Out of Breath: The Communicative Politics of Racialized Breathing

Sponsor: Critical and Cultural Studies Division
Fri, 11/18: 9:30 AM - 10:45 AM CST
Room: Grand Ballroom C - 5th Floor 
This session will be live streamed and recorded for viewing after the convention until December 31, 2022.

Amidst the COVID-19 virus' ongoing threat to literal breathing, BLM protestors' prolonged chanting of "I can't breathe" against systemic anti-Blackness, and everyday racialized violence, this session asks: how does a focus on breath/asphyxia reveal communicative dynamics of contemporary political, legal, and popular discourse? The session builds on communication scholarship exploring racialized breathing, asphyxia, and stoppage (Houdek and Ore 2021; Houdek 2022; Ore 2019; Flores 2020) to consider frameworks for apprehending and thinking outside such violence.


E. Chebrolu, University of Pittsburgh  - Contact Me


E. Chebrolu, University of Pittsburgh  - Contact Me


Critical and Cultural Studies Division
NCA First Vice President


'All house is road': Watch We Moving Breathless with Pandemic Soca

To "move breathless" in Trini lingo might communicate action without regard for construct, convention, decorum, or safety. Typically, such movement provokes surprise, fear, or shock through its contextual non-normativity. This paper mobilizes that rhetorical frame in reading soca music released during the COVID-19 pandemic as expressive of what Édouard Glissant describes of Caribbean languaging as creolization. For the Martiniquais philosopher, Caribbean creole offers "a new and original dimension allowing each person to be there and elsewhere, rooted and open, lost in the mountains and free beneath the sea, in harmony and in errantry" (Glissant 2010, 34). Para- lockdown, constraint, and the challenge of breathing as human via Euro-Western genres/logics, I offer some t(h)inking alongside soca artist Bunji Garlin's 2021 track "All House Is Road" to conjure Black "object-being performance," gesturing with "de tings about Blackness," moving otherwise (Maraj 2020). 


Louis Maraj, University of British Columbia  - Contact Me

Black Speech, Black Breath, and the End of the World: Times of Suffocation and the Fugitive Temporal Horizon

Following Black activists and scholars in Black Studies, Black feminist thought, and Afropessimism, this essay responds to the call to approach "antiblackness without compromise" (Vargas) through examining the suffocating atmospheres of antiblackness across three separate contexts that choke Black speech/breath/being/futurity: the state's use of teargas as "atmosterror" (Niewenhuis; Sloterdijk); environmental racism which manifests a respiratory violence in the Black body; and structural gaslighting (Davis & Ernst) that suffocates Black ways of knowing/speaking. If, as Fanon attests, antiblackness runs so deep that the only recourse is to bring about the "end of the world" (as we know it), then it is imperative to challenge universal assumptions that everyone has equal access to the air and a breathable life and re/consider the radical possibilities of Black breath and Black speech and how they might rupture the ontic-epistemic order on some fugitive temporal horizon.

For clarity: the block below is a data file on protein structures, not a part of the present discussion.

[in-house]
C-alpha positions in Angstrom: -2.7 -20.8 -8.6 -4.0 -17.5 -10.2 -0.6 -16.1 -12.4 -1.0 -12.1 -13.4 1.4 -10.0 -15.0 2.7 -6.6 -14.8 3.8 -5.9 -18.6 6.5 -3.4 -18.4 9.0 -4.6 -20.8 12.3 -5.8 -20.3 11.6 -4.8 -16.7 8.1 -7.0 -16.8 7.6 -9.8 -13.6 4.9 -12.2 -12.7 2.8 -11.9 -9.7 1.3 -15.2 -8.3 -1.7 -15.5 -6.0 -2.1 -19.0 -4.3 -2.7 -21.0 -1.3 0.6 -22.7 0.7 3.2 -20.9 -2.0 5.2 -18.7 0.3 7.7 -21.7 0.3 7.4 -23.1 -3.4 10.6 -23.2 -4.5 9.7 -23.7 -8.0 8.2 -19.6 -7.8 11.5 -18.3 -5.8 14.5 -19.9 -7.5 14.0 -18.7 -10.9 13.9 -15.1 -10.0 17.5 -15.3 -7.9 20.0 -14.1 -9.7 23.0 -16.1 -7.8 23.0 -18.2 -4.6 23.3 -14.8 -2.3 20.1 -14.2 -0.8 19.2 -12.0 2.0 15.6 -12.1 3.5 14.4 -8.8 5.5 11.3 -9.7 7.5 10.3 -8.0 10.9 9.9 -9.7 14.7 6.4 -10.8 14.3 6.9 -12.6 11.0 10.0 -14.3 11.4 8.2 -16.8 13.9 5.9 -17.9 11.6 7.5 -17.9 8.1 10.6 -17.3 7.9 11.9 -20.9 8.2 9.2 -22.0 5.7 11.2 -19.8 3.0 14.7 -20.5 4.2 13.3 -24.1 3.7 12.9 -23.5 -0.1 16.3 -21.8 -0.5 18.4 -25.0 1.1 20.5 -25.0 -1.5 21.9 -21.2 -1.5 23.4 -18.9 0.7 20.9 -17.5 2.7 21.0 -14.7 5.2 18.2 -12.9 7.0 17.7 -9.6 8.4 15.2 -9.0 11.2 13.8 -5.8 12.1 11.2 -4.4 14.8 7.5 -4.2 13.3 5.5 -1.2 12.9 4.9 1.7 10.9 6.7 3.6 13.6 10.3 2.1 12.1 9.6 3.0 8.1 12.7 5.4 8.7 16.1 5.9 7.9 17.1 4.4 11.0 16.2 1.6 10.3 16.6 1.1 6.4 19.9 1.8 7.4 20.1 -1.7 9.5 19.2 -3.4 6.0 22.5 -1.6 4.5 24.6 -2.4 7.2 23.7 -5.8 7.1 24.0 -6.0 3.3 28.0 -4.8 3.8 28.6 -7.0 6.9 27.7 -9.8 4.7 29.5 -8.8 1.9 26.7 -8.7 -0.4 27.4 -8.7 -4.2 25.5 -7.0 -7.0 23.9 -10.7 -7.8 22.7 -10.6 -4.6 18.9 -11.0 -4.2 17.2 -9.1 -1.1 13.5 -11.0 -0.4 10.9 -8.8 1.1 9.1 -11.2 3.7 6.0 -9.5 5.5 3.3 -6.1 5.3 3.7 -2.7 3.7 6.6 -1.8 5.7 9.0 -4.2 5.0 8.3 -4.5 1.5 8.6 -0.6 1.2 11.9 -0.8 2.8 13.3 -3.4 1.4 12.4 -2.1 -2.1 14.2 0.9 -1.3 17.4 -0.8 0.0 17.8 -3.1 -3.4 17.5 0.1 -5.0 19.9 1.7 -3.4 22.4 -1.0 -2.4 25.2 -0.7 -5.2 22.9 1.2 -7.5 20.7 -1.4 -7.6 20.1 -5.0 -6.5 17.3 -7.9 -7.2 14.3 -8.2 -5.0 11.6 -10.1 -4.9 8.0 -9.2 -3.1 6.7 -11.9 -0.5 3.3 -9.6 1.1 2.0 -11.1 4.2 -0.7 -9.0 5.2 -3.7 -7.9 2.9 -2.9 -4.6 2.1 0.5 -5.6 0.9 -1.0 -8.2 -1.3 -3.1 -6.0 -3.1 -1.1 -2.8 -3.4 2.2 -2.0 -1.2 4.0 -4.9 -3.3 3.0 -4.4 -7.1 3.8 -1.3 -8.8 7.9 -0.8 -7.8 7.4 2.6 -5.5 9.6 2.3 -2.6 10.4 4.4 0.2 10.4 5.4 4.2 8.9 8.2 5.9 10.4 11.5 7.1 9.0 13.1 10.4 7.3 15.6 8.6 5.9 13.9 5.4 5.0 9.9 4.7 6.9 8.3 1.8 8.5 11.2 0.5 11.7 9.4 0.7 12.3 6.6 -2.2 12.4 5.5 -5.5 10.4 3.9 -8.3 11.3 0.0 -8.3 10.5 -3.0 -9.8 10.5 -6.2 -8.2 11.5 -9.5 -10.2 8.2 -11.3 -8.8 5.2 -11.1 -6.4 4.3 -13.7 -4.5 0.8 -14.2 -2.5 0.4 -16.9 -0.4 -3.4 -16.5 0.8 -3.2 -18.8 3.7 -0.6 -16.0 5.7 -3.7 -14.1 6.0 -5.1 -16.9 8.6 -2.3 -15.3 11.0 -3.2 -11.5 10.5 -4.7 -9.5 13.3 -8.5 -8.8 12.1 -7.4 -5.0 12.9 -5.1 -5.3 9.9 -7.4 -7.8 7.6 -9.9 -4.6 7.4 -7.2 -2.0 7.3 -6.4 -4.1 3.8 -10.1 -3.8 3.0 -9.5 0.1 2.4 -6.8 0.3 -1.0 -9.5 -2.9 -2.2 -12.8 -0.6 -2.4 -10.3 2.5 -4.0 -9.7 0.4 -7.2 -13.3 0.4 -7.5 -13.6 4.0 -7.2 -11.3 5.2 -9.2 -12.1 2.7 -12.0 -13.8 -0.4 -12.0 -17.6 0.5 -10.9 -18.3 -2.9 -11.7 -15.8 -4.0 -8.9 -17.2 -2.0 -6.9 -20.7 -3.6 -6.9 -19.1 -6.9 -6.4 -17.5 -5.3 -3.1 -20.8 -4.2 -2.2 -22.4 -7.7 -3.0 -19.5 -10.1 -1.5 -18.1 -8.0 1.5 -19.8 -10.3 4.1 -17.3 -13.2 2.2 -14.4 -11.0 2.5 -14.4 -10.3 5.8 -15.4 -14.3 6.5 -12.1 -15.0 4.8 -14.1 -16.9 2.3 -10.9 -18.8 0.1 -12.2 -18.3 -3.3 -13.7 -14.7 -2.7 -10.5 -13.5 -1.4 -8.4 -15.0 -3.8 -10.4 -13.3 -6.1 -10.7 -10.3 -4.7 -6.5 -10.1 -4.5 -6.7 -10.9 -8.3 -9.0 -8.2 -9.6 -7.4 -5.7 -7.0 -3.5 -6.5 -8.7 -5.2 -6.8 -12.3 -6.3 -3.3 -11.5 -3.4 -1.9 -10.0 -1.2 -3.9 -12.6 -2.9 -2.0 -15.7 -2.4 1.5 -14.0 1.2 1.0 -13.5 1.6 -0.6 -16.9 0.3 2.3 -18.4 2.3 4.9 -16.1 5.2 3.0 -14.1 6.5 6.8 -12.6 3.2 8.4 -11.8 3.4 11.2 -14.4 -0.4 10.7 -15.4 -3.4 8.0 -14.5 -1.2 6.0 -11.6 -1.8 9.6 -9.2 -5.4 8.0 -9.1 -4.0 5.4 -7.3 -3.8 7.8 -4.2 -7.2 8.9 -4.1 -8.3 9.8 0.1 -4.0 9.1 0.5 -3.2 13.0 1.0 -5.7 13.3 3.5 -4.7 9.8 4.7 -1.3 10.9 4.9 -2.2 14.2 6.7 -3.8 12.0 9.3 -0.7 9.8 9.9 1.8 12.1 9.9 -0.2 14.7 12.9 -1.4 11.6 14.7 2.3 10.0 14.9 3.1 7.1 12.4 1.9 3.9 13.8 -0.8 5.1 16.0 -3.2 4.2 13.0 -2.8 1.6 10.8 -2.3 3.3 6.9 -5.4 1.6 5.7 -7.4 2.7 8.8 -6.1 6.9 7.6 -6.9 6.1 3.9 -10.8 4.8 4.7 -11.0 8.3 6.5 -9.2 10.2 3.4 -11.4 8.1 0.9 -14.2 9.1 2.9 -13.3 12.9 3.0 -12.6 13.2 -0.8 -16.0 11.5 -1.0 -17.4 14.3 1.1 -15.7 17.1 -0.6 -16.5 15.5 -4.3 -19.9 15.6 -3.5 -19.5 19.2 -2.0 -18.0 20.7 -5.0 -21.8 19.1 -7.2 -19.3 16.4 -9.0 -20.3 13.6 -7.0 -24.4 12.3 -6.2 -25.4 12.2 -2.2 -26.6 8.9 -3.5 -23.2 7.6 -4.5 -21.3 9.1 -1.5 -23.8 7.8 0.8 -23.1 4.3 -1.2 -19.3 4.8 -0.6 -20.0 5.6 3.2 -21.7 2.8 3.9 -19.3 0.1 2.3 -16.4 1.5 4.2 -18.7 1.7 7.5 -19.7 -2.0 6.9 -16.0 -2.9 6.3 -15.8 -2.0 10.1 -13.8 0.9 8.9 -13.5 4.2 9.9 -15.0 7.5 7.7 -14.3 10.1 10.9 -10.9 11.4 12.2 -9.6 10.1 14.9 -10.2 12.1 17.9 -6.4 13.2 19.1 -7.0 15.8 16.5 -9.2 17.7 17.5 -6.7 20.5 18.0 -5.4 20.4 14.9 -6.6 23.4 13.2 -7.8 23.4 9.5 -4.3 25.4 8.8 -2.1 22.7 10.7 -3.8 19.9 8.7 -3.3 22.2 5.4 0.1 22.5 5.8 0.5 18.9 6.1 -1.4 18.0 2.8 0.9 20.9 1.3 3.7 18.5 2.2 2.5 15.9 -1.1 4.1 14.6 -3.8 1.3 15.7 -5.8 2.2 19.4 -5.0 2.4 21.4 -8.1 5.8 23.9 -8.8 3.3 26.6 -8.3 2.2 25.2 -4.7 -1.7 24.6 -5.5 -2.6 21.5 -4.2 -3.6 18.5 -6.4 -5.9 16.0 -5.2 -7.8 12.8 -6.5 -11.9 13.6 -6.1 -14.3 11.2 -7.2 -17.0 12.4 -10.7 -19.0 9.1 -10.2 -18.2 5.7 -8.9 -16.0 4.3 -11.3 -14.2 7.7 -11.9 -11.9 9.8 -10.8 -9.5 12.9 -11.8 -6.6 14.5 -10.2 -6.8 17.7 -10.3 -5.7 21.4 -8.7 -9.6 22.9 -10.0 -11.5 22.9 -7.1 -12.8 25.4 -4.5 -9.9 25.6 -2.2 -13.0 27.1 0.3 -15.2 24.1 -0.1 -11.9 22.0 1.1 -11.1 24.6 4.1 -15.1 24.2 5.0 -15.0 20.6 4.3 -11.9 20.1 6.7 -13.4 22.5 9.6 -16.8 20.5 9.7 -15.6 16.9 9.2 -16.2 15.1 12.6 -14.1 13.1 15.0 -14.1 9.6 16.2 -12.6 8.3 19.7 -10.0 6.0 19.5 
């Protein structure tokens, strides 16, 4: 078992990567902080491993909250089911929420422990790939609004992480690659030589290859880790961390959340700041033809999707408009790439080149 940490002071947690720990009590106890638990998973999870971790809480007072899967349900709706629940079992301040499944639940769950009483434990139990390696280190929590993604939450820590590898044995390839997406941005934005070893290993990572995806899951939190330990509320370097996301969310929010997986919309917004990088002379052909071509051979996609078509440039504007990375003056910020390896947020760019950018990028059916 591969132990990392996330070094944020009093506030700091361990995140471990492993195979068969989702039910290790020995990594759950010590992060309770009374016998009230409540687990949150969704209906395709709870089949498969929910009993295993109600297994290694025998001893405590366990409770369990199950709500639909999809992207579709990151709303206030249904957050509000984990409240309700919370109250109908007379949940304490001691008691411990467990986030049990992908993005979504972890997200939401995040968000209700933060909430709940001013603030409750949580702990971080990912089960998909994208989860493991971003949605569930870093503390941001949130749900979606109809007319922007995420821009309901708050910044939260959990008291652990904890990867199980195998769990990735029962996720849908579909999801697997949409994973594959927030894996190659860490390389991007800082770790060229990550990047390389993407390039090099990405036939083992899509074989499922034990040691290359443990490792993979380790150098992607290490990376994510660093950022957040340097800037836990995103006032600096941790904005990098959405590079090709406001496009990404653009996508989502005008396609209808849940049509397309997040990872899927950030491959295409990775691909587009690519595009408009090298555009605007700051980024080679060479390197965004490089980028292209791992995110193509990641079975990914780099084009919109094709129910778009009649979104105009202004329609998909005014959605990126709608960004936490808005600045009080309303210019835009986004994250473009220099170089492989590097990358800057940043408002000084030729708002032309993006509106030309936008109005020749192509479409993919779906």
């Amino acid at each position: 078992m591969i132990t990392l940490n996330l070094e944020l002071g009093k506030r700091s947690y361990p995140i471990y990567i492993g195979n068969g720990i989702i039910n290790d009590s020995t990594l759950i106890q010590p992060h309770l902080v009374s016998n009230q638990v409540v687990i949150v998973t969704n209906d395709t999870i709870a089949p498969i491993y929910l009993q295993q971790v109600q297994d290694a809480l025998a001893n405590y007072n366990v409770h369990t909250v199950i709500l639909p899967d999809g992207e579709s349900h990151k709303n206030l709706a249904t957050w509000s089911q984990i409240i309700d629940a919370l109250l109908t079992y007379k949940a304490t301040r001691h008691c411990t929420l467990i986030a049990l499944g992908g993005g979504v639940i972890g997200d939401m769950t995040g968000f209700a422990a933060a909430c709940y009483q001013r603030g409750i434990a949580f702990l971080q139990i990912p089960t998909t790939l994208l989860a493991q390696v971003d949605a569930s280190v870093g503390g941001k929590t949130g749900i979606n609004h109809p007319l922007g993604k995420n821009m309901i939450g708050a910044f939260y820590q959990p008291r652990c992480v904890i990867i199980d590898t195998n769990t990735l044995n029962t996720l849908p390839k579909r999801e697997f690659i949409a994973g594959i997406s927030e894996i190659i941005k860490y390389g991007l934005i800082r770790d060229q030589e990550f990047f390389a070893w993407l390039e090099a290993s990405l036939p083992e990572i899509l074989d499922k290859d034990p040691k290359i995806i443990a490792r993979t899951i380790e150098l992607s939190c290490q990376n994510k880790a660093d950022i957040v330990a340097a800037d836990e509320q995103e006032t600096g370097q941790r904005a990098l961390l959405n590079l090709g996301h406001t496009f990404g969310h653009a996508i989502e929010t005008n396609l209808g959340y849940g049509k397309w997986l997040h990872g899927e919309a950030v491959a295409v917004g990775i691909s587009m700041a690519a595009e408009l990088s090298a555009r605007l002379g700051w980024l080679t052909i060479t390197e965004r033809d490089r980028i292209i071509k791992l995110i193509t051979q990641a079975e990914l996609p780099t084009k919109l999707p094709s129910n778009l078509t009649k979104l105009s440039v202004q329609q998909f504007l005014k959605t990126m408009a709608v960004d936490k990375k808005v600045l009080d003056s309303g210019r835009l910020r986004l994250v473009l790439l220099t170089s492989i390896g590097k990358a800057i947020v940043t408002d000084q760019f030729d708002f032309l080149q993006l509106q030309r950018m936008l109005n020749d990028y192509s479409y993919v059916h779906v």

Matthew Houdek, Rochester Institute of Technology  - Contact Me

Suffocating Solidarity: On Carceral Violence and the COVID-19 Hate Crimes Act

Public outcry amidst the 2021 Atlanta-area shooting targeting Asian American women prompted the passage of the COVID-19 Hate Crimes Act. Though celebrated as racially progressive, the bill expanded a carceral regime that criminalizes both Black and Southeast Asian populations. Many of the same Asian American organizations that expressed solidarity and chanted "I can't breathe" with Black Lives Matter protesters now celebrated a bill that increased police resources. This paper examines these dynamics by considering the legislation and Asian American organizations that supported it. Engaging with scholarship on liberal racism (Ahmed, 2012; Rodríguez, 2020), Asian American racialization (Cheng, 2018; Pham, 2015) and anti-Blackness (Sharpe 2016; Jackson, 2020), I argue that the bill and its proponents reveal a suffocating racial discourse that constrains anti-Asian racism to individualized "hate" rather than a larger, interconnected system of violence. I also contend these tensions highlight how supposedly anti-racist, "pro-Asian" discourses can cloak and perpetuate anti-Blackness. 


Corinne Mitsuye Sugino, Gonzaga University  - Contact Me

The First Black Presidency Did Not Take Place

Riffing on Jean Baudrillard's "The Gulf War Did Not Take Place (1991)," this paper argues that the Obama administration was not a presidency but rather a Trojan horse disguised as a presidency. Rather than representing a post racial America, the Obama administration was a simulacrum meant to co-opt and suffocate Black radical discourse. This reading explores the inter(con)texts (Maraj 2020) between Baudrillard's discussion of simulacra and simulation (1981) and Frantz Fanon's ({1952} 2008) notion of sociogeny to consider how public symbols of racial progress are meant to stifle emerging unrest by concealing on-going anti-Black violence under the guise of racial liberation. Negotiating the inter(con)texts of Baudrillardian and Fanonian thought, the essay examines how these Trojan horses of racial progress result in (and conceal) literal breathtaking anti-Black violence and threaten to suffocate Black radical imagination. 


Charles Athanasopoulos, Gonzaga University  - Contact Me